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RABELAIS, Francois, frah-swi French author: b. Chinon, Touraine, about 1483 (according to other authorities 1490 or 1495); d. Paris, 9 April 1553. Regarding his birth, parentage and early youth nothing definite is known. It is a fact, however, established by still existing documents, that in 1519 he was a member of the Franciscan order at Fontenay le-Comte, in Poitou, and being at first freely permitted to study, acquired Arabic, Hebrew and Greek, and read omnivorously on almost all subjects. Eventually, however, the Francis cans came to distrust the new learning. Rabe lais was deprived of his books, and in disgust fled the monastery. Shortly afterward, in 1524, he obtained permission of Clement VII to enter the Benedictine order; he moved to Maillezais, but before long quitted this brotherhood also, and began to traverse the country under the habit of a secular priest. His biographers have found it difficult to follow him during this period of his life, but it seems that in his wan derings he cultivated all the sciences of the day, and especially philology, with assiduity, and that in this he exhibited powers of acquisition such as few have possessed before or since. In 1530 he was enrolled as bachelor in the faculty of medicine at Montpellier, where he lectured on Galen and Hippocrates in 1531-32, although it was not till 1537 that he obtained the degree of doctor. In 1532 he went to Lyons, where he published 'Manardi Epistolic Medicinales); Aphorismi) ; and 'Testamentum Cuspidii (1532). In the same year he also, probably, brought out the first germ of his probably, (1532), of which, according to his own account, more copies were sold in two months than of the Bible in nine years. He was made physician to the Lyons Hospital, and was a member of the Societe Angelique, a coterie of scholars that had gathered around the workshop of Gryphius, the printer. The first dated edition of came out in 1533. This first specimen of the power of Rabe lais in the style that has rendered him famous has all the grotesque humor, amounting even to buffoonery, and the variety of marvelous ad ventures of his later works of the kind, but wants the delicate raillery, the sustained alle gory and profound philosophy which most students of Rabelais find in the subsequent ver sions of (Gargantua,) and still more in the last three books of (Pantagruel.) The first part of (Pantagruel) appeared under the anagrammatic pseudonym of Alcofribas Nasier, within a year or so after the first work, and its success was such that it passed through three editions in one year. Under the same pseudonym he also published in 1533 the first of a series of alma nacs, of which now only a few fragments exist, and 'Prognostication Pantagrueline.) In 1534 he accompanied, probably as physician, Bishop, later. Cardinal, Jean du Bellay, on an embassy to Rome. The result of this journey was an edition of (Marliani Topographia Antiquie Roma) (1534). Not long after he is found again at 'Lyons, where the (Gargantua,) as we now have it, first saw the light in 1535. Late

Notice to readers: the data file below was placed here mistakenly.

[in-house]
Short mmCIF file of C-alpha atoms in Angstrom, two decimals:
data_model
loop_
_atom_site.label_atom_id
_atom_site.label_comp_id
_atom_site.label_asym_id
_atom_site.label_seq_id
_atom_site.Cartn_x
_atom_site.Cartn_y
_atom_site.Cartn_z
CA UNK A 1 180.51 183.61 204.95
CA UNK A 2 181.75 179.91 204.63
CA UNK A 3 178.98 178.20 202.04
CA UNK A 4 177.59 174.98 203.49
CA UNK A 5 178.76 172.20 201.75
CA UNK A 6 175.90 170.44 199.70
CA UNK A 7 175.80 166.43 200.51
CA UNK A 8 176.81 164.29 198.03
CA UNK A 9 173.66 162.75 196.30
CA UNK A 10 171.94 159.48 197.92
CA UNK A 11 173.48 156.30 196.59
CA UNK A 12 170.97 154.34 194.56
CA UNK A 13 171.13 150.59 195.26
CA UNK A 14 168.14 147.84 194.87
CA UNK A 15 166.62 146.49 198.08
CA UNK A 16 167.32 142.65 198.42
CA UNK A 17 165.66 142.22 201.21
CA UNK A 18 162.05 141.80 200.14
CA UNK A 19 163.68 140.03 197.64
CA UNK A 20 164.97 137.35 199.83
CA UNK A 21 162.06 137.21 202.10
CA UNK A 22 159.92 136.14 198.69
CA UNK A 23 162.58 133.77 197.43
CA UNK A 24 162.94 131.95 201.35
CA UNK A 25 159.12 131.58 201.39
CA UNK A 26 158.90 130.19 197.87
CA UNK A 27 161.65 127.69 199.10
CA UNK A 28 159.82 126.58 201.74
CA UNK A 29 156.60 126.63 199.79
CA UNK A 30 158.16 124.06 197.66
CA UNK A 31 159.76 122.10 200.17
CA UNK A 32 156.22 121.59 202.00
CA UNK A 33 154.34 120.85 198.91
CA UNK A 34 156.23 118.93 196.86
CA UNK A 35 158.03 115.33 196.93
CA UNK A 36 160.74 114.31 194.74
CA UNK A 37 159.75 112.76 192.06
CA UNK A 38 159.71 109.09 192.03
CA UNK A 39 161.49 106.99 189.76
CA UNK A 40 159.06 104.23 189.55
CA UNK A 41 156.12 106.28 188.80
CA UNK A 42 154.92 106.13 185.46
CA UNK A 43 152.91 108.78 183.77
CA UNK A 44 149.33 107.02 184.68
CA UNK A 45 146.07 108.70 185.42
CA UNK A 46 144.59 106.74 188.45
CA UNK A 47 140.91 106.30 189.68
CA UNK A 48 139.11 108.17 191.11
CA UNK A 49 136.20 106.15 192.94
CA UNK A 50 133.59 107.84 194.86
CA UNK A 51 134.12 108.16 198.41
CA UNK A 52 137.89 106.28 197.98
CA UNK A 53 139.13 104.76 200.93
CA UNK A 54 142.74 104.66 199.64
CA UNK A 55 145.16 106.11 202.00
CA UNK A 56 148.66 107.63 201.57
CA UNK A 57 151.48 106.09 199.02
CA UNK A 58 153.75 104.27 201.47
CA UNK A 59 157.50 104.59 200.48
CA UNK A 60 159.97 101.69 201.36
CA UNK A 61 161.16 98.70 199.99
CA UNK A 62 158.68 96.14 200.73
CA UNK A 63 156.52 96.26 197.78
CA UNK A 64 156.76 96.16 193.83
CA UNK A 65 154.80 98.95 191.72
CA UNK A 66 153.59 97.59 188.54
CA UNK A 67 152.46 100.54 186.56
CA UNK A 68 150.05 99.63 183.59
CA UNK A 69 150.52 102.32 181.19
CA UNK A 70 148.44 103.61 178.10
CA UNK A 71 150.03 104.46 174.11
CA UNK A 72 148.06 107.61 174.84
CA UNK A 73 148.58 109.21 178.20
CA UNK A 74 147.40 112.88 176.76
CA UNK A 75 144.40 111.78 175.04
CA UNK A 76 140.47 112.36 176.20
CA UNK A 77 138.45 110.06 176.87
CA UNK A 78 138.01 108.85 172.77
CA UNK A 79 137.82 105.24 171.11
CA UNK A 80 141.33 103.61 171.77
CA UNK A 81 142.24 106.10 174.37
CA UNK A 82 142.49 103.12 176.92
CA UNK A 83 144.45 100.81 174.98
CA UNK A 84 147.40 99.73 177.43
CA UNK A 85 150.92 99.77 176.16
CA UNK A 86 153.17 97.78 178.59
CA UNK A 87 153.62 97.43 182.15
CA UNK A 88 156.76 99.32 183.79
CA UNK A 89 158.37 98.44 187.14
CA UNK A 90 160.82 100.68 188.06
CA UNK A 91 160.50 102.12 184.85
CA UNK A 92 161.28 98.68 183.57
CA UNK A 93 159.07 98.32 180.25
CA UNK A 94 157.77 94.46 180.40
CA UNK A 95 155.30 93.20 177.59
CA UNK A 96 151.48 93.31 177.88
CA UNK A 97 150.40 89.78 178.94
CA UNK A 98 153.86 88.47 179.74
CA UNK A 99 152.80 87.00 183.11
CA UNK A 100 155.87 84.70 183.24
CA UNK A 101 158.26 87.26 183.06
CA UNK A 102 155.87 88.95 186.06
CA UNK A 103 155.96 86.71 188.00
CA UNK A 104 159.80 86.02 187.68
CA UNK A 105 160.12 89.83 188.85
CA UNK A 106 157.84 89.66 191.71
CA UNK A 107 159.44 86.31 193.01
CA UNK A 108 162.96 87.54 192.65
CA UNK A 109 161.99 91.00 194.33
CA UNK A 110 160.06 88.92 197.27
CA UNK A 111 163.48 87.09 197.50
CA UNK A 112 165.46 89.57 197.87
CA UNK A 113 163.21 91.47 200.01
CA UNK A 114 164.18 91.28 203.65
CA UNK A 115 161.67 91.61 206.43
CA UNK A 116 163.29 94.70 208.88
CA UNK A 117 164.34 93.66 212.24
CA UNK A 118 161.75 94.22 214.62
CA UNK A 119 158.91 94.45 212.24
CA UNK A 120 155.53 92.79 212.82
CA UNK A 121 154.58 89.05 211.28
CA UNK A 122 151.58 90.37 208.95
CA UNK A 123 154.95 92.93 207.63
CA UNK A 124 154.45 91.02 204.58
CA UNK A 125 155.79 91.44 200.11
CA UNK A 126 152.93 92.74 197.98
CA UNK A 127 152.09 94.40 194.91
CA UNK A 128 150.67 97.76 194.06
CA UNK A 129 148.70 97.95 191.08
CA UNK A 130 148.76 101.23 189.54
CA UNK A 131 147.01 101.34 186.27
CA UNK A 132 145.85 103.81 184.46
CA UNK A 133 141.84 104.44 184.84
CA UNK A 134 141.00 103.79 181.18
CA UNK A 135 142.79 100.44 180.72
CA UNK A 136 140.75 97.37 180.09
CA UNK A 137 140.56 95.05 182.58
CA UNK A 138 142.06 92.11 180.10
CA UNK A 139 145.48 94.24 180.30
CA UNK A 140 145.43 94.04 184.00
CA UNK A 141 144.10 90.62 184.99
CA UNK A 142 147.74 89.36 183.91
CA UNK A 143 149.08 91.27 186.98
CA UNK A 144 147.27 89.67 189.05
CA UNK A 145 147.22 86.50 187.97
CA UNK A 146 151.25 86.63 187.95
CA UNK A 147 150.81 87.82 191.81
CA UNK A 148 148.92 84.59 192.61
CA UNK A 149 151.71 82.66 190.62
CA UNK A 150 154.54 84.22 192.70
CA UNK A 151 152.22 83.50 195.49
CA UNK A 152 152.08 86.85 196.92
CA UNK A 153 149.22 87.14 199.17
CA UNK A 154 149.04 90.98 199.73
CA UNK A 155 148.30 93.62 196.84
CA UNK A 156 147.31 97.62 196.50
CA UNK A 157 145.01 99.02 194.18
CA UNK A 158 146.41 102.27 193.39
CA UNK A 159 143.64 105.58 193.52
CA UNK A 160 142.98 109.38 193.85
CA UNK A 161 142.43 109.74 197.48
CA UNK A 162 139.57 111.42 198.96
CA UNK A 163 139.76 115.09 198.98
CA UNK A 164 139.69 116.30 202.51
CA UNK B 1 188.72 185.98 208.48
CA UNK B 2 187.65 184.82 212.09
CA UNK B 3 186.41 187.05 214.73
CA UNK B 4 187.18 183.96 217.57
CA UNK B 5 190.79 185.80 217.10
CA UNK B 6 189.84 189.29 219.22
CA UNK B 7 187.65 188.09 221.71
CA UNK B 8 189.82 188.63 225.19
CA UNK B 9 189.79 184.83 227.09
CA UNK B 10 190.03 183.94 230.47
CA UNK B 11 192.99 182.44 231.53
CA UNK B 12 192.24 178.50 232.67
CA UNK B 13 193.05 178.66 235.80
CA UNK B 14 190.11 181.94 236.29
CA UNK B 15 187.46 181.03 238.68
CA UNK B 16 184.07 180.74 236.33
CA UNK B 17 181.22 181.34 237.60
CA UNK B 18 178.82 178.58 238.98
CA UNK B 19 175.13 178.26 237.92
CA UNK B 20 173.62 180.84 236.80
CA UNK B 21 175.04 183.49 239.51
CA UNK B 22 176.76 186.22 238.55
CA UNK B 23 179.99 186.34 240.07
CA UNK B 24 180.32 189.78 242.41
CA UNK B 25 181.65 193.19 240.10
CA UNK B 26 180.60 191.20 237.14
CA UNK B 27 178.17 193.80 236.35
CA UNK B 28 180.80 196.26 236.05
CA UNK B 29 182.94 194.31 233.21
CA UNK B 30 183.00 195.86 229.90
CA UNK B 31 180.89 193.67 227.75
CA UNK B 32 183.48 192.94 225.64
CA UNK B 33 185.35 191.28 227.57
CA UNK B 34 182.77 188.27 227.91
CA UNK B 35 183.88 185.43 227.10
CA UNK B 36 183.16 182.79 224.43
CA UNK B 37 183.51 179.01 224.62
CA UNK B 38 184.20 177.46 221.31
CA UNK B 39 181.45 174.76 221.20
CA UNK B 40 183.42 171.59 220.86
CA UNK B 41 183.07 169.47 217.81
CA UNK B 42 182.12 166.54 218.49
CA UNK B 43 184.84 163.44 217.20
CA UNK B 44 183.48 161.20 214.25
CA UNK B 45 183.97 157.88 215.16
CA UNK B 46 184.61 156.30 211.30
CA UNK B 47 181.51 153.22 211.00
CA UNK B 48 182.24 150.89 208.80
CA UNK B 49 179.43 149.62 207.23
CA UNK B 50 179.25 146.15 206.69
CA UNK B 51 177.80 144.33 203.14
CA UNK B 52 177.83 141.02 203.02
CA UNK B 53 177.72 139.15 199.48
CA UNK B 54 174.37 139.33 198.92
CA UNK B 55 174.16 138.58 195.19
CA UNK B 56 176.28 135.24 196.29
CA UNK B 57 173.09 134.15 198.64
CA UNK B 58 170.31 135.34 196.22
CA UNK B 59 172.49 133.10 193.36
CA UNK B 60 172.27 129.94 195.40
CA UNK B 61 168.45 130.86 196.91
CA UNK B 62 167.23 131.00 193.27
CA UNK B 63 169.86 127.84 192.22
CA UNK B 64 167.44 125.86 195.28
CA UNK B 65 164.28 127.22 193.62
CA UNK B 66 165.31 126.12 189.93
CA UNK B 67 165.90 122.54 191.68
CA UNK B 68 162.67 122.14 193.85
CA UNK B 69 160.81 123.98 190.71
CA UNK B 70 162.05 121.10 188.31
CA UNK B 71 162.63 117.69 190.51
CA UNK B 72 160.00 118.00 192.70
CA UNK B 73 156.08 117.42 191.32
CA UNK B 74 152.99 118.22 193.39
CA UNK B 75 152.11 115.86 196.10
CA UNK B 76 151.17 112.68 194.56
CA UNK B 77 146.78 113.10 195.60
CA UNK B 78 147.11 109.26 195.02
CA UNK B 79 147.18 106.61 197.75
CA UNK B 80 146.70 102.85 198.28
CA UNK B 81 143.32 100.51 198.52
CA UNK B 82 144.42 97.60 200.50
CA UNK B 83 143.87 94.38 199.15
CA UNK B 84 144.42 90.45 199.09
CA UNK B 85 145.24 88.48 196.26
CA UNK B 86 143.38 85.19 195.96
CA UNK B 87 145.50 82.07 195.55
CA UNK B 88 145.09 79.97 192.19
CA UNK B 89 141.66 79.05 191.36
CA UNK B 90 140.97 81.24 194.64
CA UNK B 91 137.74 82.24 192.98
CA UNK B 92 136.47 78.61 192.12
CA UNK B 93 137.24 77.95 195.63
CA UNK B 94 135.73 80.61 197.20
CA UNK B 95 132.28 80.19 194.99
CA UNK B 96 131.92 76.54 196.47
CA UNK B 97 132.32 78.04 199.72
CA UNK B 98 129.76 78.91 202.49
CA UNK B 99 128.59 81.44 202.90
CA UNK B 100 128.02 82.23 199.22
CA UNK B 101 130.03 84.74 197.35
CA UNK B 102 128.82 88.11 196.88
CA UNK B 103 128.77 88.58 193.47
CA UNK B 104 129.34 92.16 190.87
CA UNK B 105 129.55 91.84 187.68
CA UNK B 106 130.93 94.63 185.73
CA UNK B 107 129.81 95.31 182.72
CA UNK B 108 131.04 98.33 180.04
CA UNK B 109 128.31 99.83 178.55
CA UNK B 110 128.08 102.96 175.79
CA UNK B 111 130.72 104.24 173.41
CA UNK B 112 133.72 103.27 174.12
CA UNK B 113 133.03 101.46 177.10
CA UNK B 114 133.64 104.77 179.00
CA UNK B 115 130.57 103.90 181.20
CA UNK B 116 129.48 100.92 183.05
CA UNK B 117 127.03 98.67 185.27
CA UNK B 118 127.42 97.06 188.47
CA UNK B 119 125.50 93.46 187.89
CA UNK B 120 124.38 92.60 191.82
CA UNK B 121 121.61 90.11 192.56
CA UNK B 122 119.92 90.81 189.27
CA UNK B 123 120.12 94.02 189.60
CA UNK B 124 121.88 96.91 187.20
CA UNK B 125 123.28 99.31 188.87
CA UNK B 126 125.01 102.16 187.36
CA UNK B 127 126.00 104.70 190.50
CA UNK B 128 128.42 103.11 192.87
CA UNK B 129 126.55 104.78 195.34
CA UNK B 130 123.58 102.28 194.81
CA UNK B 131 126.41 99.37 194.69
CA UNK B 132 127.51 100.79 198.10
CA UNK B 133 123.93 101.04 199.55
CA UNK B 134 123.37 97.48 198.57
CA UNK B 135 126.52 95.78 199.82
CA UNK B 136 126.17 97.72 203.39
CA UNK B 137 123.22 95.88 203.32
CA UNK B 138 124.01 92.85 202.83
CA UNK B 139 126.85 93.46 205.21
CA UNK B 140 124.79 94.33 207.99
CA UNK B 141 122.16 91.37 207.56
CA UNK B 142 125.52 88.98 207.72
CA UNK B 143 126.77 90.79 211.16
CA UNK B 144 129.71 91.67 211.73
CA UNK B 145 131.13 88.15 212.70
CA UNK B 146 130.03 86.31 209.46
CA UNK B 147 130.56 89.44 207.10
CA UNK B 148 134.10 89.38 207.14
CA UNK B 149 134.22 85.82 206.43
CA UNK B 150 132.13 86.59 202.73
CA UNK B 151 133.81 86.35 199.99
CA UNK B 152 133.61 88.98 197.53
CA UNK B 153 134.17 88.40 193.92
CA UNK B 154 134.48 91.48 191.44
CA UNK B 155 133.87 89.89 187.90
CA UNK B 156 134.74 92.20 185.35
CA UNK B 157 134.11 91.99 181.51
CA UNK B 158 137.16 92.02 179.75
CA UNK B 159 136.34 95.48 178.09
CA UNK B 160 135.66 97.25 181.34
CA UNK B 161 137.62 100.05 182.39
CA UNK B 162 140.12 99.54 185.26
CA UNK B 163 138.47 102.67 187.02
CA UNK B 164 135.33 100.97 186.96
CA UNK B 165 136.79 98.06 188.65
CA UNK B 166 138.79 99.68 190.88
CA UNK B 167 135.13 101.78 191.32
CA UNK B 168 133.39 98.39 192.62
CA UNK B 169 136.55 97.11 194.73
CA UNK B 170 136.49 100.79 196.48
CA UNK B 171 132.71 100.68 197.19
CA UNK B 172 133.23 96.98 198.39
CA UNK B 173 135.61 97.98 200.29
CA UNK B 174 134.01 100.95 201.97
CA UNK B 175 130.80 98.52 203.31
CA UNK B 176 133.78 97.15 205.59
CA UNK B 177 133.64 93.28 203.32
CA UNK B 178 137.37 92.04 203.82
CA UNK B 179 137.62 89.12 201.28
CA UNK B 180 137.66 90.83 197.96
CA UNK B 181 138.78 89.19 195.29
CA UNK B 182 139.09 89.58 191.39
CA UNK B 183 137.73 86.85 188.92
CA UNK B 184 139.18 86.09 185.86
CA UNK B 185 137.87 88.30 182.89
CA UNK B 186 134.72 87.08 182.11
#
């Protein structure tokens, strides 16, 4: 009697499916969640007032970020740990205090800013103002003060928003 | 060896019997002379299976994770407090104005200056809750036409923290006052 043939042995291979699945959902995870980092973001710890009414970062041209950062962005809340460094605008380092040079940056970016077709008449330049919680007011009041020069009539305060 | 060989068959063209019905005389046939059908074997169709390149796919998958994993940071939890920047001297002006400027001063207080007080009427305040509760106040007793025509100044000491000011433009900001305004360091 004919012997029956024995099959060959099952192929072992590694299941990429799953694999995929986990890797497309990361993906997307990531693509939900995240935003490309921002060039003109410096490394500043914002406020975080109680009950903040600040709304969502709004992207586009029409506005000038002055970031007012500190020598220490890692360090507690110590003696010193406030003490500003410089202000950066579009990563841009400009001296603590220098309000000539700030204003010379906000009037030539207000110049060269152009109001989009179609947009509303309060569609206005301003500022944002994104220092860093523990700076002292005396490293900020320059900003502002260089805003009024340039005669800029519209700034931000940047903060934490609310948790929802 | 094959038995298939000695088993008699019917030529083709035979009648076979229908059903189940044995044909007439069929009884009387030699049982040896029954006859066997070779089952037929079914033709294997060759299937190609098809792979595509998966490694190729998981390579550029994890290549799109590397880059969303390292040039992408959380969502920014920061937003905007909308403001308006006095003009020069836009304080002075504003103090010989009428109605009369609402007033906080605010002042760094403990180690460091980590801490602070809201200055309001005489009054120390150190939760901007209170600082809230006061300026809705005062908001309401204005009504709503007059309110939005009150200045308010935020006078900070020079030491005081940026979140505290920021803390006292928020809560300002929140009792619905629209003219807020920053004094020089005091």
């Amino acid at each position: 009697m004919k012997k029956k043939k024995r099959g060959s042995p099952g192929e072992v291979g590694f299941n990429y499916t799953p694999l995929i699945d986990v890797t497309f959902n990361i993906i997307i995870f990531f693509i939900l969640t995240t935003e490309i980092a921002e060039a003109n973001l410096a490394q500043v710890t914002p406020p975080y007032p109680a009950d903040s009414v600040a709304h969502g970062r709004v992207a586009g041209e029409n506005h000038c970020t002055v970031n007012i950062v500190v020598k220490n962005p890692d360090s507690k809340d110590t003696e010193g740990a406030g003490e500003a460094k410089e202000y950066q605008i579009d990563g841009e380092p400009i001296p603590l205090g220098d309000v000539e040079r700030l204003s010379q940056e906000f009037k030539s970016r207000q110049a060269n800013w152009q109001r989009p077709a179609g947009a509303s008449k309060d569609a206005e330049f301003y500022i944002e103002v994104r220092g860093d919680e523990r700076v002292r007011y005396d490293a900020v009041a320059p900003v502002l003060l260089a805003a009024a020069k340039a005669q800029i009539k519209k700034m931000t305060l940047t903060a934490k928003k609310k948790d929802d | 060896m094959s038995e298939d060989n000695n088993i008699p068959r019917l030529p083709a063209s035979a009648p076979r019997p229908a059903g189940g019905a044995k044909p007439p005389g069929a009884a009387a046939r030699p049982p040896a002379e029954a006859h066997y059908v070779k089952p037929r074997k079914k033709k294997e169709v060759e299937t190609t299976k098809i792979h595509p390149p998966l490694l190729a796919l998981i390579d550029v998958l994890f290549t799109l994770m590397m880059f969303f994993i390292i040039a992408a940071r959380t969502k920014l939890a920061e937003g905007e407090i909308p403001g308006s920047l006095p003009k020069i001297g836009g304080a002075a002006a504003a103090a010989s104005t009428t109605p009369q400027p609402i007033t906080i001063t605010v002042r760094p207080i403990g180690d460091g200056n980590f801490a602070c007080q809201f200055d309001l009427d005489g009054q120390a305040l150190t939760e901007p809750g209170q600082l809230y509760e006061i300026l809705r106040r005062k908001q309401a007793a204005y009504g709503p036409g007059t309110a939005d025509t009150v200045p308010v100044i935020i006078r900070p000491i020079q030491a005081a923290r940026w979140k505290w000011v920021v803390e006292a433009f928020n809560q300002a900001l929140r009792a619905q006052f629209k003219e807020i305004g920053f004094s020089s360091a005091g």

in 1535 he was again at Rome with Du Bellay, and on this occasion obtained from the Pope absolution for having neglected to enter a Ben edictine house and other delinquencies. It was granted in response to his pro Apostasia' (1535). In the year following he is known to have been practising his art at Pans, but his love of wandering had not yet ceased, and his place of abode for the next eight or nine years was as unsettled as it had been during any previous part of his life. From 1539-43 he appears to have been in the service of Guillaume du Bellay, the elder brother of the cardinal, and to have resided with him in Piedmont of which he was governor. In 1546 he was probably in Pans, when the third book of his appeared. In this the fantastical and trivial adventures that crowd the previous books give place in a great meas ure to regular dissertations, in which all the great moral and social questions of the day are discussed with the gaiety and irony peculiar to Rabelais, and with a freedom that roused the suspicion of the clergy, who endeavored to have it suppressed. The favor of the king se !cured the free publication of this book, but it was with more difficulty that a license was ob tained for the fourth book from the next king (Henry II), who had succeeded Francis in 1547. A mutilated edition of this appeared sur reptitiously at Lyons in 1547. • The license to publish was not obtained till 1550, and it was only in 1552 that a complete and authentic edi tion of the book appeared. In 1549 he was again in Rome and a description of some court festivities appeared under the title (Sciomachie (Lyons 1549). Rabelais was installed in the cure of Meudon, which he had had bestowed on him by his former patron, Jean du Bellay, in 1553, and it is possible, though by no means sure, that he resided there chiefly during the re mainder of his life, resigning two months be fore his death. He left at his death the whole of the fifth book of in manu script. Sixteen chapters of this appeared under the title (Lisle Sonante' at Lyons in 1562. The entire fifth book was not published until 1564. The original manuscript was discovered in 1840, ending a long controversy as to its authenticity. A sixth book was intended to be added, but there is only a fragment of it indicating its sub (Les Noces de Panurge.) His enemies busily pointed out impieties, and he once fled to Metz to escape danger. Rabelais was one of the first to give flexibility and finish to the yet rude and harsh language of his country. Boileau calls him La raison en masque, and Rousseau, Le gentil maitre Francois. His house was the resort of the learned; his purse always open to the needy; and his medical skill em ployed in the service of his parish. His work cannot now be easily understood without a glossary and commentary. It has been widely regarded, especially in France, as a treasury of wisdom, wit and shrewd sense. See GARAGAN TVA and PANTAGRUEL.